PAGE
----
With officials in both Washington and Kabul claiming that Afghan mineral wealth could reach $3 trillion, the country’s opportunity to test, or better yet, to avoid the so-called “resource curse” is at hand. As J. Edward Conway on ForeignAffairs.com notes, USGS field work has affirmed significant deposits of gold, copper, iron ore, lithium, rare earth metals and mineral fuels including coal, oil and gas and perhaps uranium.
Which foreign mining corporations are among the first to the negotiating table for extraction rights? The Chinese ones, of course. Many western companies have also been aware of these potential Afghan reserves for years, but much like the mineral extraction from parts of Africa, the Chinese are some of the first to strike a deal, with the Afghan Ministry of Mines recently signing an exploration and production agreement with the Chinese National Petroleum Corporation to develop the Amu Darya basin’s 80 million barrels of crude reserves.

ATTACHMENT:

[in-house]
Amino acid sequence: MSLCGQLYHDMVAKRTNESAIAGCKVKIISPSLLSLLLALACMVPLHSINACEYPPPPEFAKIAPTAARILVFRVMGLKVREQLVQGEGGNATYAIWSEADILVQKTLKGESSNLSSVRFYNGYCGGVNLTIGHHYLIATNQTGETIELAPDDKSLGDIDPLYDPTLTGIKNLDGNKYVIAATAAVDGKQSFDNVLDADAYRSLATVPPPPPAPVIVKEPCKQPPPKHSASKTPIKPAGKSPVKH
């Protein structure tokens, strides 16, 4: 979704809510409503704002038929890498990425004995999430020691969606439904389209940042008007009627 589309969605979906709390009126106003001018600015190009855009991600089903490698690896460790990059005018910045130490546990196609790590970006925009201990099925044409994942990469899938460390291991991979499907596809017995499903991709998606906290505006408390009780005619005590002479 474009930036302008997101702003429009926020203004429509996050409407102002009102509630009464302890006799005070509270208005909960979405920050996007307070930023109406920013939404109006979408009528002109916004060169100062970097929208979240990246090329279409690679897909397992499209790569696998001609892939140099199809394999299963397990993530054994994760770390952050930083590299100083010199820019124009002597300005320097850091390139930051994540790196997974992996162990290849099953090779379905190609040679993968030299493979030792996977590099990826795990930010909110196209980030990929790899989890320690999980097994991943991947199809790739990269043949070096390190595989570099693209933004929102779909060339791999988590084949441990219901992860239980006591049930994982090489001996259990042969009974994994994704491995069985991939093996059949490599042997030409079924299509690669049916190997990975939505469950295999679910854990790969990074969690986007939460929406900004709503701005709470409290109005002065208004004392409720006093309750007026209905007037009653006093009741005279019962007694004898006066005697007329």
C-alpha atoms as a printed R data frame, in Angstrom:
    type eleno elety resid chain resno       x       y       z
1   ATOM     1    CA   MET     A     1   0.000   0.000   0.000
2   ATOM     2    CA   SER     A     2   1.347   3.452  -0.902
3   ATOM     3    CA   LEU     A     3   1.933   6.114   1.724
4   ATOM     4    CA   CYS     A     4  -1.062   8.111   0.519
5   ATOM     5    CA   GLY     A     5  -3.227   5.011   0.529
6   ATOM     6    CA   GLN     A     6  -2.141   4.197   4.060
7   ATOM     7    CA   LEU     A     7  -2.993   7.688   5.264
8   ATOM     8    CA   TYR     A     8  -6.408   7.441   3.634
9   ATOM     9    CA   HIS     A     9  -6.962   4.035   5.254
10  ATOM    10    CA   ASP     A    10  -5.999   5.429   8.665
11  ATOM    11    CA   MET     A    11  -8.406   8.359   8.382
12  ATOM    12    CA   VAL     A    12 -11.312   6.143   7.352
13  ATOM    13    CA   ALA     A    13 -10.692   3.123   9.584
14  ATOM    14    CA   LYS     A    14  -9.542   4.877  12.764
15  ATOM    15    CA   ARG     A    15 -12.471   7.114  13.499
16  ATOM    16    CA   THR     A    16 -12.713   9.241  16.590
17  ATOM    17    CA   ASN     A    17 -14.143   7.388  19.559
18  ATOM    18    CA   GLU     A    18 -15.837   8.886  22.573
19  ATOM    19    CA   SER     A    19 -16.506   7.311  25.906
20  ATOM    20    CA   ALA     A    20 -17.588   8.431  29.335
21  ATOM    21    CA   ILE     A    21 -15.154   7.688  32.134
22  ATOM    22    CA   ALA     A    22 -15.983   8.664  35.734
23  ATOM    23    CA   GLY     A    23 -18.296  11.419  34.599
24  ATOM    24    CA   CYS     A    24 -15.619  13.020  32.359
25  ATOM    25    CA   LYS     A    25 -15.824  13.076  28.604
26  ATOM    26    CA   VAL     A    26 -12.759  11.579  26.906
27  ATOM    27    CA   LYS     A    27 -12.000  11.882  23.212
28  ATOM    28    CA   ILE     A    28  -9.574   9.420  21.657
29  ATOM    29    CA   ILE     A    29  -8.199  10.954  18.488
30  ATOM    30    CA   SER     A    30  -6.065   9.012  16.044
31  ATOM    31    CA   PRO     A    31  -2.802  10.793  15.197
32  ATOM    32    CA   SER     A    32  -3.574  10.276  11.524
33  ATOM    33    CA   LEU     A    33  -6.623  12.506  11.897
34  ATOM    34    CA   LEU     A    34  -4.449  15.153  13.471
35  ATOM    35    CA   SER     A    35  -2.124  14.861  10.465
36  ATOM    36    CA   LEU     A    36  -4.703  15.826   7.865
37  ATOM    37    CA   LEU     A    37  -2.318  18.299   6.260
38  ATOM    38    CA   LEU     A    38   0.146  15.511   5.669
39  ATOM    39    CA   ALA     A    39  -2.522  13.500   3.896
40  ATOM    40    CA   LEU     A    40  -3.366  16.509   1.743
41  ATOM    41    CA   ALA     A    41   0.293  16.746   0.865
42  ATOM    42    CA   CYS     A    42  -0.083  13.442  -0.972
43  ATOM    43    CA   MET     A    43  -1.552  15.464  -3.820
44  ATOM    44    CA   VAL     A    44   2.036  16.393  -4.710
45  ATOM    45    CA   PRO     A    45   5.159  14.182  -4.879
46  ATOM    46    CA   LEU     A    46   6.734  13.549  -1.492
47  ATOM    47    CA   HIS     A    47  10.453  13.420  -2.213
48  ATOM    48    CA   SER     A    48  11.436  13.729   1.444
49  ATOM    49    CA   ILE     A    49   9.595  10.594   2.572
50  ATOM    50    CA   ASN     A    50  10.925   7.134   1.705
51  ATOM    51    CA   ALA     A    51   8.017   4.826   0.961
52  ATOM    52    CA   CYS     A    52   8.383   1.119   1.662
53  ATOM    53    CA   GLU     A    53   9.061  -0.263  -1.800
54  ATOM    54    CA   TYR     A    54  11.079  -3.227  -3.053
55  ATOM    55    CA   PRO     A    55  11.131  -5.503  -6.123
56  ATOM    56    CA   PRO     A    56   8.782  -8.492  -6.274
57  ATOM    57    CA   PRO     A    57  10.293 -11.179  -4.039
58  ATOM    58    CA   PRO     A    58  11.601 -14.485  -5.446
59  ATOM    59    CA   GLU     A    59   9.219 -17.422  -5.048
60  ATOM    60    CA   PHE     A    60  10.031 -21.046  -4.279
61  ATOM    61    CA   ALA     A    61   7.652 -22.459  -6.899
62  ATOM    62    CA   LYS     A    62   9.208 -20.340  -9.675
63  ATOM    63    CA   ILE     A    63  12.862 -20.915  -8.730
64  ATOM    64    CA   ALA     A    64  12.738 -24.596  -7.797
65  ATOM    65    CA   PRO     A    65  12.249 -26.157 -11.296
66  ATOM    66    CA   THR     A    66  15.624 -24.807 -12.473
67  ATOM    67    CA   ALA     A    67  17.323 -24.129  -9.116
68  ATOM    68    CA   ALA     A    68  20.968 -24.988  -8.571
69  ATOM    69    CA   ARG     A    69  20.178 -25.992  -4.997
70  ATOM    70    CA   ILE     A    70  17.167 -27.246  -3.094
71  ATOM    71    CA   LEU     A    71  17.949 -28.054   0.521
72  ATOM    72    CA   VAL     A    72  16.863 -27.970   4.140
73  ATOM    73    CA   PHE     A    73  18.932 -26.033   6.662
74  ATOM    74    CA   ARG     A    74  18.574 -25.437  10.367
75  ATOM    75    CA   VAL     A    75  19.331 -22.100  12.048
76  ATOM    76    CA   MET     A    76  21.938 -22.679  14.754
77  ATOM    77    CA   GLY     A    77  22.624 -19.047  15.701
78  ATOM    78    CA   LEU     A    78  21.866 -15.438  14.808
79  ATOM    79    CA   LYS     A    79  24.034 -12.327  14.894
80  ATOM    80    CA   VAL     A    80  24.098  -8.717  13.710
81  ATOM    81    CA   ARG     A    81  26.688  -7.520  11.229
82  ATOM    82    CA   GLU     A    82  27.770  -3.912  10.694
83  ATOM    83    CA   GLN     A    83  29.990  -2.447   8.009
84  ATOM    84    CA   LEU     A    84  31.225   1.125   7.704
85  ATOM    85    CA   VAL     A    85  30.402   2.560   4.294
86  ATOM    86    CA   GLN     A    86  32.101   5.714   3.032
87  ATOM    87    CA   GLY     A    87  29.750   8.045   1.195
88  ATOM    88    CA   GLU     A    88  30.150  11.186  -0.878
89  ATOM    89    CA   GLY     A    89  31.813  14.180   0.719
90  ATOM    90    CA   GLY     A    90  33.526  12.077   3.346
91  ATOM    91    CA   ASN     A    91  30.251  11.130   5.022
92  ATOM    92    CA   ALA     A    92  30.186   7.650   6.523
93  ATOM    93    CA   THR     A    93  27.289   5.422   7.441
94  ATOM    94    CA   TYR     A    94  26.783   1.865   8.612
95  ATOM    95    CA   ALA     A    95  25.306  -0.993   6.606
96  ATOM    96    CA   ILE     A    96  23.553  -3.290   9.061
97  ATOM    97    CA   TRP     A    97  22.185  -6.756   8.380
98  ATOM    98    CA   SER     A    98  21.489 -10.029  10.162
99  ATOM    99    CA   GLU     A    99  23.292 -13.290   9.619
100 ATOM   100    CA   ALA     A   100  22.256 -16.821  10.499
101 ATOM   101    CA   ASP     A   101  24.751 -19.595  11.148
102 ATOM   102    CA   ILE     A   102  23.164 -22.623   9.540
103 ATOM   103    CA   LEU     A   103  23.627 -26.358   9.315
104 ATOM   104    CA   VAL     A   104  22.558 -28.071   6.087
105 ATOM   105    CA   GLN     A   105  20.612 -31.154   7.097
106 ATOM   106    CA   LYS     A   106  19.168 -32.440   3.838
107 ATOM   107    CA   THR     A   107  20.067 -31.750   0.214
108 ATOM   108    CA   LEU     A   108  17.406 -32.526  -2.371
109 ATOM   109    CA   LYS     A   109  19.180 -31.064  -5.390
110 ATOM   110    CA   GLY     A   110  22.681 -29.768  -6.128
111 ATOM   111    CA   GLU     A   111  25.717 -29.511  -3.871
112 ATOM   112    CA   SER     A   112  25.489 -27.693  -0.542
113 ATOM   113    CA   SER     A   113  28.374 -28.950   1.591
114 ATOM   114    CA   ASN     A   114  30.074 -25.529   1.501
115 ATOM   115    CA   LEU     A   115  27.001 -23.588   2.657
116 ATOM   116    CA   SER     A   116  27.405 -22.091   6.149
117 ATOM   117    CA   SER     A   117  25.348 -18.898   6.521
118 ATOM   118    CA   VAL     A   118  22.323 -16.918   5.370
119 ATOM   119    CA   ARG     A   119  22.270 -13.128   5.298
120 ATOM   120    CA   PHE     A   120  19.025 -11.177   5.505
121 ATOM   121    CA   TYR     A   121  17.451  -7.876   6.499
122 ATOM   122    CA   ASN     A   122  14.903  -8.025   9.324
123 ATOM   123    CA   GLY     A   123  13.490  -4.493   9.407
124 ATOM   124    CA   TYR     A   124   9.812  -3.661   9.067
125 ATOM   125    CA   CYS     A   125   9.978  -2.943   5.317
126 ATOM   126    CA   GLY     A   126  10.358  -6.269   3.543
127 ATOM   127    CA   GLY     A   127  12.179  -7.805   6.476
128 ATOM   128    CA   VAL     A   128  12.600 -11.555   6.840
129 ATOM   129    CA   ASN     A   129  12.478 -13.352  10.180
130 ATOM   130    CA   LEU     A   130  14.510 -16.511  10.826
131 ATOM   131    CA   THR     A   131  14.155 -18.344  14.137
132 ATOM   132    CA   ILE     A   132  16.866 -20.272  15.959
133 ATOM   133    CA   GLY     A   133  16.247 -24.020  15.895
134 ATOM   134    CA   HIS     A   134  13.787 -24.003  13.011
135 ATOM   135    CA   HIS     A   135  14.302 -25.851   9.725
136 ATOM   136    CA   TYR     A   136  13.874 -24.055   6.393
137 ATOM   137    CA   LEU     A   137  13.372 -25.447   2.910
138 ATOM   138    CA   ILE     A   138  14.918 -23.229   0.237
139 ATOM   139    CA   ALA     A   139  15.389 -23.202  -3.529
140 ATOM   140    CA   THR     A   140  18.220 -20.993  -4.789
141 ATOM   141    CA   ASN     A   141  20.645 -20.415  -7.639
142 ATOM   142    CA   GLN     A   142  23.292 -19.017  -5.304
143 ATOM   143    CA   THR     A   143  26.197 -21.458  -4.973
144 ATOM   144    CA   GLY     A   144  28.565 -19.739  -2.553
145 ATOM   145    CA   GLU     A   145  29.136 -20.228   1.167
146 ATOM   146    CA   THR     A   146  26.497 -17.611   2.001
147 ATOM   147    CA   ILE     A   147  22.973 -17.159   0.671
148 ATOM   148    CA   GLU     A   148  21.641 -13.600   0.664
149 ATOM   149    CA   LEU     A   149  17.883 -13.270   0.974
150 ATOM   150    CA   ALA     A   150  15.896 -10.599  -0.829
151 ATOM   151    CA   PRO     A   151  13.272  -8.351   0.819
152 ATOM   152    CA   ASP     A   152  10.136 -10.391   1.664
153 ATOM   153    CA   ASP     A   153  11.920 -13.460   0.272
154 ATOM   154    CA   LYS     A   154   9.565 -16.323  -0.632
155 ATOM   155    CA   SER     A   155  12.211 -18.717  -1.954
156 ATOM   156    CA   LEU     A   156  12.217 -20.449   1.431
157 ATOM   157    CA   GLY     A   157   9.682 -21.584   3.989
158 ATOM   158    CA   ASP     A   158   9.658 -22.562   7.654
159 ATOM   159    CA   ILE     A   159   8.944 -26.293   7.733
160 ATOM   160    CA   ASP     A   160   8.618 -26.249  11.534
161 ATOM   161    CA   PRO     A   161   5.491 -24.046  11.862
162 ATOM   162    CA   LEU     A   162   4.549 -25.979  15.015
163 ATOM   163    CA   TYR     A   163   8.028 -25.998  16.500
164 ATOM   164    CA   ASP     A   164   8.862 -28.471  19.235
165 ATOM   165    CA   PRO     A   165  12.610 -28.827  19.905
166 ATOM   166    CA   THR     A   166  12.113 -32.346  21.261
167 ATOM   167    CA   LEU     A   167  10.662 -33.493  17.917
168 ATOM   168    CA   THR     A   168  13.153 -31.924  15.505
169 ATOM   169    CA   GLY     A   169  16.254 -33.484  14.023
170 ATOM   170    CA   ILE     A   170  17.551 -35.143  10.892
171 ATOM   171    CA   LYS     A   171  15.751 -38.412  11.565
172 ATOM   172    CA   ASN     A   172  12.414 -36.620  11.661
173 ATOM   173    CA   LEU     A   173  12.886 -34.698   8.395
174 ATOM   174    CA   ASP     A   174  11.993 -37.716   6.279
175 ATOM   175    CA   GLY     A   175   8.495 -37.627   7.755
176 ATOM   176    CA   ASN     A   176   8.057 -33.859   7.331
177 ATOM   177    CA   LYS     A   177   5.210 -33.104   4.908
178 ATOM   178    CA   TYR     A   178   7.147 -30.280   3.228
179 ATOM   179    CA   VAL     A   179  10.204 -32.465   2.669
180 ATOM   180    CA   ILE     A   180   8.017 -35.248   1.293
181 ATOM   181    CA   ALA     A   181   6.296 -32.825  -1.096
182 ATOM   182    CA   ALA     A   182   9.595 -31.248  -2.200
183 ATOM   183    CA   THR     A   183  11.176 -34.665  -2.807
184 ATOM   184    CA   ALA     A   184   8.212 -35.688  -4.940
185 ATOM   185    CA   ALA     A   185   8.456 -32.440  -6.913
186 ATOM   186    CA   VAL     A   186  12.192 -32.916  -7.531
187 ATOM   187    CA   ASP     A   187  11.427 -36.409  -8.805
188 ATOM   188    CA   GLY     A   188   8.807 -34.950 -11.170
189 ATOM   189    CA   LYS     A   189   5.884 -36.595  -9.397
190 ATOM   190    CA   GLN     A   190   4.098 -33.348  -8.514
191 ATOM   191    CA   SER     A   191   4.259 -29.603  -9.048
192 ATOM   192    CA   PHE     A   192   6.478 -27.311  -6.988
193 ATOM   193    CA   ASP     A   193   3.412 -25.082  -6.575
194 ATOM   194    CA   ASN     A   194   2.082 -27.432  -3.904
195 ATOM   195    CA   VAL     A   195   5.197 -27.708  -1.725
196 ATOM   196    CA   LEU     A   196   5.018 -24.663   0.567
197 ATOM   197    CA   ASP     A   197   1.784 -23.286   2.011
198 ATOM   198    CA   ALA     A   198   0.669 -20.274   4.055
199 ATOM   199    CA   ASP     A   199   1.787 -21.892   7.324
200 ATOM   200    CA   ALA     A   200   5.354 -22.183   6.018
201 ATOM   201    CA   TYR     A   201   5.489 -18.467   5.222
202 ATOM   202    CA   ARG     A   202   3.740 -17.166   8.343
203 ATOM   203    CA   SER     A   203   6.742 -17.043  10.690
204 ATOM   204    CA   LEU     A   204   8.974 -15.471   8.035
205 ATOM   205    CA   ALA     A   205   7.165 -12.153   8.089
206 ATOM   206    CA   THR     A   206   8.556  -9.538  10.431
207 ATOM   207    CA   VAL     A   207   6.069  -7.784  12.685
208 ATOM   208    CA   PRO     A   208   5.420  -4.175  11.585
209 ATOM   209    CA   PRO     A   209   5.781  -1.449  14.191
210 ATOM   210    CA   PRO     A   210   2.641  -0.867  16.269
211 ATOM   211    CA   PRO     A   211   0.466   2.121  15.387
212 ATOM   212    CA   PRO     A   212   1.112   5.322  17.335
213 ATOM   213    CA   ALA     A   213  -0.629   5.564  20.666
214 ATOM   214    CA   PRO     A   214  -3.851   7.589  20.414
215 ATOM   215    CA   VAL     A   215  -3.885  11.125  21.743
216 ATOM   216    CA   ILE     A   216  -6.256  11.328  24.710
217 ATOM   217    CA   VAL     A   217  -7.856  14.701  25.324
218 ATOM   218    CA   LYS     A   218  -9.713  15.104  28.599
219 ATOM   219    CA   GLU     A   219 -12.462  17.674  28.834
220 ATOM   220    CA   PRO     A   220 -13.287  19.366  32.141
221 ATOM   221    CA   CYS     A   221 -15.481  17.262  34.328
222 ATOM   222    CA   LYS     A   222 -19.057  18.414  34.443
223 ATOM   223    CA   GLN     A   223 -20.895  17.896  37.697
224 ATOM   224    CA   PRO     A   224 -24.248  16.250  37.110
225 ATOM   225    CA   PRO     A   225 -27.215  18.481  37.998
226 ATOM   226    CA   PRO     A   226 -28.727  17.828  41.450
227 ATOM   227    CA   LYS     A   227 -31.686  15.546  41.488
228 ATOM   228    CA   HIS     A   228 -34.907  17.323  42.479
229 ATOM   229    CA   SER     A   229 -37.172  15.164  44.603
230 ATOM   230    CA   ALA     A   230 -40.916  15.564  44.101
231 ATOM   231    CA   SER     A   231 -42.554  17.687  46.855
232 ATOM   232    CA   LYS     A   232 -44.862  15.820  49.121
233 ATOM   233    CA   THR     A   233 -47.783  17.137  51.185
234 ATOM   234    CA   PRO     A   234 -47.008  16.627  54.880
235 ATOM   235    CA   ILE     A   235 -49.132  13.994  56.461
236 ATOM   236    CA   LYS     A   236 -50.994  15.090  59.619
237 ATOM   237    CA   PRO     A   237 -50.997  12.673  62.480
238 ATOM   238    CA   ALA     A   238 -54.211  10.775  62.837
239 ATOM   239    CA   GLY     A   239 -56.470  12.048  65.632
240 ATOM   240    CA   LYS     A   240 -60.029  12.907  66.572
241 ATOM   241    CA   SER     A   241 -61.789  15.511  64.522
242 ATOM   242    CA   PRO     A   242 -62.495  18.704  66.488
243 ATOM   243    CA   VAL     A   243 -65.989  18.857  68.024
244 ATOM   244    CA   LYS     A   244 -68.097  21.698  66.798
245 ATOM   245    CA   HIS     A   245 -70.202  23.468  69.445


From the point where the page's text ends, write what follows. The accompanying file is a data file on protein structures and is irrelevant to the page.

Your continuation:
It remains to be seen whether the economic benefits of the pending resource extraction will flow through to the majority of Afghans, particularly those in the most affected regions, or will wind up in the pockets of Kabul elites. There’s extensive evidence of the world’s largest gold producers, for example, having an overwhelmingly positive impact on the areas where they operate but the evidence is not quite in from Chinese producers. Stay tuned.